Artificial intelligence

AI: How do we create truly intelligent systems?

28 March 2017 by Christian Møller
As we move to ever more intelligent and complex systems, computers need to figure out by themselves the value of the data they have collected. This in turn enables them to make good decisions.

Nothing is worse than steep bushwacking in the dark, in deep snow with a heavy pack on your back.

The worst possible scenario for my patrol in the military was moving from A to B in the dark, in an unknown area with fog and no GPS. We had nothing but a compass and a map, and to avoid exposing our position, we could only use a flashlight if we covered ourselves with tarp. Navigation was extremely challenging.

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As we slowly added to what little information we had, it became increasingly easier to navigate as we could identify features in the environment such as mountains, rivers, and pylons. Still, it didn’t take me long to realize that what appeared to be the fastest route on the map might not actually be so. Steep hills, dense vegetation, enemy lookouts, and bad weather would slow our progress. But these parameters cannot be found on a map.

Reinforcement is fundamental to the learning process – and to AI

You start making efficient decisions based on the available information through learning, and each decision you make, good or bad, reinforces this learning. If you have ever experienced being soaking wet with a soaked pack in sub-zero temperatures, you’ll know what I mean and avoid it at all costs.

Read also: CEO, Hege Skryseth's blog on Kognifai - one open ecosystem

I think a system that takes action based on its environment falls into the category of artificial intelligence. To make decisions, it needs information. As the amount and quality of the information it receives increase, the system will make better decisions and thus become more advanced. By applying reinforcement, the system will keep learning and constantly be rewarded for good and bad decisions, just like kids (and, in fact, most people) are rewarded for their good or bad behavior.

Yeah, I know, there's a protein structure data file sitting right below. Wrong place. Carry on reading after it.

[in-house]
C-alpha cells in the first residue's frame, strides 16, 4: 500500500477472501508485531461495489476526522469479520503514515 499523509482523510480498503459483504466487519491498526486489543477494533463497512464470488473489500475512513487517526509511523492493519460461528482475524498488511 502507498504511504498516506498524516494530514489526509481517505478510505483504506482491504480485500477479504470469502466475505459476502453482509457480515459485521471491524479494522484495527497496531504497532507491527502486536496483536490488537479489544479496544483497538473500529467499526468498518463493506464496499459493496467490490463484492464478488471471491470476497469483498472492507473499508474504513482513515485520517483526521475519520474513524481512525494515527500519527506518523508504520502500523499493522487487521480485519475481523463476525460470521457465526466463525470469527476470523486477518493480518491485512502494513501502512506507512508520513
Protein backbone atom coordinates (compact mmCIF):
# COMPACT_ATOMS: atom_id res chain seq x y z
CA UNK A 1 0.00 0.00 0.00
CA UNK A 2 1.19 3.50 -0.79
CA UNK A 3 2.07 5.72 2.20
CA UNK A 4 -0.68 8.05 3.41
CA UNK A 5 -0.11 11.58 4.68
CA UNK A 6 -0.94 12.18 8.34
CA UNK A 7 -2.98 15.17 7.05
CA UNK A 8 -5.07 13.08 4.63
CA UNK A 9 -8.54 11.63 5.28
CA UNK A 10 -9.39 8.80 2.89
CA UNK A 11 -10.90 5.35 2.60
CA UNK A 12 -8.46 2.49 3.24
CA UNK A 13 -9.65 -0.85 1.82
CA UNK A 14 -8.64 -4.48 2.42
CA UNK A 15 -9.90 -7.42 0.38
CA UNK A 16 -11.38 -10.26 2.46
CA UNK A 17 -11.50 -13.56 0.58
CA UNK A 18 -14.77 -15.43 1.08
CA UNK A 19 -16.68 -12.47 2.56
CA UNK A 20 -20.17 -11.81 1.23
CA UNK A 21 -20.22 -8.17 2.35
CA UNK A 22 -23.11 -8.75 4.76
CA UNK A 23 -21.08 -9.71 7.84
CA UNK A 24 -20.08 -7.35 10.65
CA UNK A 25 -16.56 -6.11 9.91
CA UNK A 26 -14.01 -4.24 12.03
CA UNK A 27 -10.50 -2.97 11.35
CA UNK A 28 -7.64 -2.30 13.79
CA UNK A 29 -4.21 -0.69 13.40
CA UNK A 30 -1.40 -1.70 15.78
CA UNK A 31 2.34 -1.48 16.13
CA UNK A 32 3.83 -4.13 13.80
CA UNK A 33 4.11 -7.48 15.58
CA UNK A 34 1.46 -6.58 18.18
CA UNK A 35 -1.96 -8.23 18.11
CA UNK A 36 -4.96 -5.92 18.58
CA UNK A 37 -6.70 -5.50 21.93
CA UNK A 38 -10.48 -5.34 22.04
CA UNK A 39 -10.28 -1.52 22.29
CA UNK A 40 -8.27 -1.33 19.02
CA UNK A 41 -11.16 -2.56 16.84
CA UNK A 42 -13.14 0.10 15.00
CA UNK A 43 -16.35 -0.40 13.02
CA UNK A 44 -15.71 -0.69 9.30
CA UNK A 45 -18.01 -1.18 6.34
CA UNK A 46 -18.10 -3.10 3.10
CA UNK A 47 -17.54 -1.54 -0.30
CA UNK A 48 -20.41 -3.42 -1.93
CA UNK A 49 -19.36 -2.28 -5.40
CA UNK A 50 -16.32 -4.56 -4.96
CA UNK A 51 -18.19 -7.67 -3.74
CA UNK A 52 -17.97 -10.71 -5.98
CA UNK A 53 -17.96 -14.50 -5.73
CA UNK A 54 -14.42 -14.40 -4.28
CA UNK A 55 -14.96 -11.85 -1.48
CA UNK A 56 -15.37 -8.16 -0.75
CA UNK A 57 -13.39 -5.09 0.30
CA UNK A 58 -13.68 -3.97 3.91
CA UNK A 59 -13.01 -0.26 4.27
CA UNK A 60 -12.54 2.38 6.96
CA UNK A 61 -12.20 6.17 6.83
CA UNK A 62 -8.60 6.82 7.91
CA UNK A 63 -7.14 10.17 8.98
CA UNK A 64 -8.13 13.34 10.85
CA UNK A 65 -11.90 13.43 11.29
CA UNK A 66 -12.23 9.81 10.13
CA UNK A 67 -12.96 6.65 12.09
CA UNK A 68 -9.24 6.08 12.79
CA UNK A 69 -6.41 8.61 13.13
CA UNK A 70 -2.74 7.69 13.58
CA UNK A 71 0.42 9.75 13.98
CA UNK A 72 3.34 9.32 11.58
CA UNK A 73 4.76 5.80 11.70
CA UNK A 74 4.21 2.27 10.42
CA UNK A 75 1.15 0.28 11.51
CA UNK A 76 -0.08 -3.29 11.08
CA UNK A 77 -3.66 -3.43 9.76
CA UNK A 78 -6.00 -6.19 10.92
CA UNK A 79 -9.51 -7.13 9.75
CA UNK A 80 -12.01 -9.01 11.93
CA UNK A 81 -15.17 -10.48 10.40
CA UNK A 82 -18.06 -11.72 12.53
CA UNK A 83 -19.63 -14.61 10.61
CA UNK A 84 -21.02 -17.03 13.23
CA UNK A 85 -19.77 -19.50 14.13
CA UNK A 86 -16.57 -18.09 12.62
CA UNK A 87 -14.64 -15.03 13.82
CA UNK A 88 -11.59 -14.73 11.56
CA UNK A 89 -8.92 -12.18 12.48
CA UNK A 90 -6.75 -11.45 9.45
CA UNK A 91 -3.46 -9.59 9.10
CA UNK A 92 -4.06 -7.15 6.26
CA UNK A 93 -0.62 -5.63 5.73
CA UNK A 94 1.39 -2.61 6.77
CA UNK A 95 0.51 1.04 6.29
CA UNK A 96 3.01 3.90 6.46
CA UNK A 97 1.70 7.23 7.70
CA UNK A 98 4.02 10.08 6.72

To build an intelligent system, you need to feed it with data.

Digitalization is, to my mind, the effort of quantizing in a digital format real world phenomena such as events, processes, and objects. Only when such a digital transformation has taken place, can we start creating genuinely intelligent systems that can act as humans would.

Current intelligent systems are highly influenced by the humans that build them, and we typically only provide them with the information we need to solve a specific problem. If for instance, you are teaching a computer to learn a language, weather data is arguably not necessary, and therefore not included.

A truly intelligent system must figure out the importance of the data it collects by itself

We are moving to ever more intelligent and complex systems where computers need to figure out by themselves the value of the data they have available, or more accurately the importance of the data, towards the decisions they are making. Today, huge steps are being made towards fully autonomous systems, some of which are fairly complex. As the world becomes ever more digitalized, we are building a fundamental prerequisite towards a world where autonomous systems and artificial intelligence become ubiquitous.

Artificial intelligence
Machine learning
About the writer
Christian Møller
Møller has worked for KONGSBERG since September 2016 and holds the position of Chief Technology Officer for Kongsberg Digital. He previously worked in research for Microsoft helping to develop a wide range of products, as well as evaluating new technology and technology companies. In Møller’s current role, he plays a central part in further developing the company’s efforts towards existing customers and segments, and also works with products and solutions for new segments.